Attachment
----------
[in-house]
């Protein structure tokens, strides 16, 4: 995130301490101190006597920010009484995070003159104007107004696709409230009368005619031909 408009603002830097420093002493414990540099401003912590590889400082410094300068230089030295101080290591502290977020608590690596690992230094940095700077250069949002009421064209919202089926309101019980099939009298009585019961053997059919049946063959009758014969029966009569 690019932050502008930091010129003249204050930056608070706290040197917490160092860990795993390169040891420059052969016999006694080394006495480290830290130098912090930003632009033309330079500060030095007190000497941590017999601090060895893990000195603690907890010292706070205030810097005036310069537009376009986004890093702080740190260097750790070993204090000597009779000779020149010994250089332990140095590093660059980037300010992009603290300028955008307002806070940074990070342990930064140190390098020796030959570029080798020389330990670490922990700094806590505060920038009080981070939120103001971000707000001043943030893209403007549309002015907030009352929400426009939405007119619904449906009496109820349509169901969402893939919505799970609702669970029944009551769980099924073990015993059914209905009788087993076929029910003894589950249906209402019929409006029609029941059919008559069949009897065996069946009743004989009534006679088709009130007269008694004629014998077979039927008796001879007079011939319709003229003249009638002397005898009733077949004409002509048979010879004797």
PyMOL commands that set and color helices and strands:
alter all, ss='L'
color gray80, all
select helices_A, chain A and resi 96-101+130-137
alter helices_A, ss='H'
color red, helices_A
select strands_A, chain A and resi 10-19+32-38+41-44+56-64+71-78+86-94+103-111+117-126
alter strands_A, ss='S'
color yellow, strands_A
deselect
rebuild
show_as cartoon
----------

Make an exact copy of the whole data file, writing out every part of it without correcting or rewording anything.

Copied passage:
[in-house]
């Protein structure tokens, strides 16, 4: 995130301490101190006597920010009484995070003159104007107004696709409230009368005619031909 408009603002830097420093002493414990540099401003912590590889400082410094300068230089030295101080290591502290977020608590690596690992230094940095700077250069949002009421064209919202089926309101019980099939009298009585019961053997059919049946063959009758014969029966009569 690019932050502008930091010129003249204050930056608070706290040197917490160092860990795993390169040891420059052969016999006694080394006495480290830290130098912090930003632009033309330079500060030095007190000497941590017999601090060895893990000195603690907890010292706070205030810097005036310069537009376009986004890093702080740190260097750790070993204090000597009779000779020149010994250089332990140095590093660059980037300010992009603290300028955008307002806070940074990070342990930064140190390098020796030959570029080798020389330990670490922990700094806590505060920038009080981070939120103001971000707000001043943030893209403007549309002015907030009352929400426009939405007119619904449906009496109820349509169901969402893939919505799970609702669970029944009551769980099924073990015993059914209905009788087993076929029910003894589950249906209402019929409006029609029941059919008559069949009897065996069946009743004989009534006679088709009130007269008694004629014998077979039927008796001879007079011939319709003229003249009638002397005898009733077949004409002509048979010879004797």
PyMOL commands that set and color helices and strands:
alter all, ss='L'
color gray80, all
select helices_A, chain A and resi 96-101+130-137
alter helices_A, ss='H'
color red, helices_A
select strands_A, chain A and resi 10-19+32-38+41-44+56-64+71-78+86-94+103-111+117-126
alter strands_A, ss='S'
color yellow, strands_A
deselect
rebuild
show_as cartoon